Doris Day: Que será será

What ever happened to those wholesome, romantic movies that Hollywood used to make? The ones where the leading man was an eligible bachelor with a short haircut and the leading woman was a pure-hearted damsel who never smooched on the first date? The hero of the modern romantic comedy is a bumbling buffoon who’s terrified of making an ass of himself, while the object of his affection is typically a flirtatious tomboy who uses his semen as hair gel. Is it any wonder that the women of today complain that men don’t know how to woo them?

Doris Day was mockingly referred to as “America’s favourite virgin”, but where’s the shame in that? It’s surely far better than being “America’s haughtiest hussy” or “America’s fattest fishwife”, titles which would be difficult to award because of the fierce competition for them. In any case, there was a lot more to Miss Day’s career than playing the homespun maiden waiting for Mr Right. Let’s not forget all those wonderful songs, delivered in that soothing maternal voice, most of which were recorded before she was a virgin.

Miss Day will rightly be remembered for co-starring with Rock Hudson in those brilliant Hollywood farces. They were called “sex comedies” in their time, although there was precious little sex in them – indeed, the plots were full of ingenious complications to frustrate fulfilment of the carnal urge. Their enduring appeal lies in amusing dialogue rather than bedroom antics, with Doris playing the “straight man” in those sparkling comic exchanges. This was not something that Rock Hudson could do, of course. It was said that he got through the love scenes with Doris by fantasizing about Johnny Weissmuller.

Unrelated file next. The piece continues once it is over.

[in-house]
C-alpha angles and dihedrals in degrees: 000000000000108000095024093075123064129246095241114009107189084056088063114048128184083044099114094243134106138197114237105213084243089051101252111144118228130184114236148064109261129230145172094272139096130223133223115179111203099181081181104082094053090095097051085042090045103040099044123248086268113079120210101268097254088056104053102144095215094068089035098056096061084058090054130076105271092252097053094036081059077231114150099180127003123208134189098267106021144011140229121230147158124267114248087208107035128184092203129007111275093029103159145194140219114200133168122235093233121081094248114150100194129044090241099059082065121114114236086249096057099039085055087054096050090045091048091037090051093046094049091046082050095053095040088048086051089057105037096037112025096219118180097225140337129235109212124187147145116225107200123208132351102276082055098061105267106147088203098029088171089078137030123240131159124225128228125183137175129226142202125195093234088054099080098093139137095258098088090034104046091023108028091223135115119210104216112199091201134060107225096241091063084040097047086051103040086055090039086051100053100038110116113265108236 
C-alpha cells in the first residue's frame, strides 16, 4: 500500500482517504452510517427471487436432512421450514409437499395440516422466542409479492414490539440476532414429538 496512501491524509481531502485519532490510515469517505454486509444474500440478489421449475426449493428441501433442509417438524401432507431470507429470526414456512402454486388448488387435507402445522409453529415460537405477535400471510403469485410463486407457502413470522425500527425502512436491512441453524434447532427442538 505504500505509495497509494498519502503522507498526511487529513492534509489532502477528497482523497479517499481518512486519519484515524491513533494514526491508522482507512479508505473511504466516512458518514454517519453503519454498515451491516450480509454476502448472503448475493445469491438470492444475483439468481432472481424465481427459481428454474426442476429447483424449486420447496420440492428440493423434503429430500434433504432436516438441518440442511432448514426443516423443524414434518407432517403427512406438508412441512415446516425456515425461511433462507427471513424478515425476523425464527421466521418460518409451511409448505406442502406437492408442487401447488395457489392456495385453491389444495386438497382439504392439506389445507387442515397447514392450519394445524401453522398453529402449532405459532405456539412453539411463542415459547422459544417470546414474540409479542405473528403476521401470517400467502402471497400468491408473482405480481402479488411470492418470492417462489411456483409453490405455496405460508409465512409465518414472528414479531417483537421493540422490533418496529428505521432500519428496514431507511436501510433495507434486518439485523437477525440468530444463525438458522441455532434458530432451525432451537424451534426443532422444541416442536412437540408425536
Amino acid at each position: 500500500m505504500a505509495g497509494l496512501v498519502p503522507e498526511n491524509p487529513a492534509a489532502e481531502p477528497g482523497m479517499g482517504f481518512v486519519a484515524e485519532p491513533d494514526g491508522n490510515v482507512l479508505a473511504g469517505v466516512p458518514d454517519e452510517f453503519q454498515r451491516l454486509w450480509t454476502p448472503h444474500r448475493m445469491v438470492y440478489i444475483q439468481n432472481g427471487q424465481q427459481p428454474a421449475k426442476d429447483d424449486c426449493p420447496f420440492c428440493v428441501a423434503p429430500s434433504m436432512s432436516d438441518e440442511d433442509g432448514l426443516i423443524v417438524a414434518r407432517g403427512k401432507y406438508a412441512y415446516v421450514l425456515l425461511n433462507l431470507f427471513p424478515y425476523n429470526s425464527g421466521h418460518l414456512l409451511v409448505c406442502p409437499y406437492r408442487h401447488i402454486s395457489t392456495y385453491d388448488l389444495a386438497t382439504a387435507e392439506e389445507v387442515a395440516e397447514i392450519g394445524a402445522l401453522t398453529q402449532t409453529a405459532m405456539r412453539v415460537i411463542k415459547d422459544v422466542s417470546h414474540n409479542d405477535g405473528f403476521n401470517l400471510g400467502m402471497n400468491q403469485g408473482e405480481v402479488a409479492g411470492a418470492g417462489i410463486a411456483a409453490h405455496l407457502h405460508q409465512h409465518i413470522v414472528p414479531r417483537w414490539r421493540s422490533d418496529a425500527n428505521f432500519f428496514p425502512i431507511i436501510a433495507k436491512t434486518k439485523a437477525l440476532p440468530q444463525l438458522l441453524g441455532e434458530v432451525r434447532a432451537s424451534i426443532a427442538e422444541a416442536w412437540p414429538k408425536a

Although married and a mother at the age of 17, Doris did not have a happy personal life. She divorced her first husband when still a teenager and later married a manipulative weasel who mismanaged her career, abused her son and squandered her fortune. On finding herself penniless on her husband’s death, she courageously embarked upon a TV career at the age of 44, starring in her own situation comedy. The show was a great success, no doubt helped by the fact that Doris was still a fine-looking woman in her forties, although perhaps a little sturdy around the neck and shoulders.

She later hosted her own chat show in which one of her first guests was an emaciated and terminally-ill Rock Hudson, whose sexual escapades were now public knowledge. Fearing an AIDS-related illness, Hudson’s doctor had asked him who his last sexual partner was. “I don’t have eyes in the back of my head,” replied Rock. It tells you a lot about Doris that she refused to believe he was sick with AIDS – or indeed was even gay – until after Hudson’s catamite had sued for a share of his estate. A lady never gossips about a man she has kissed on the lips – even if that man was holding his breath at the time.

As with a number of ageing actresses, Doris developed an affection for animals in her later years, setting up a foundation for their welfare. When her final marriage was dissolved in 1981, her ex-husband complained that she seemed to care more for her animal friends than him. I don’t see what point he was trying to make. Some of my best friends are animals, and I should imagine that all of them are a good deal more lovable than the sort of chap who marries a wealthy woman in her 50s. People should think before they make stupid and self-incriminatory remarks like that.

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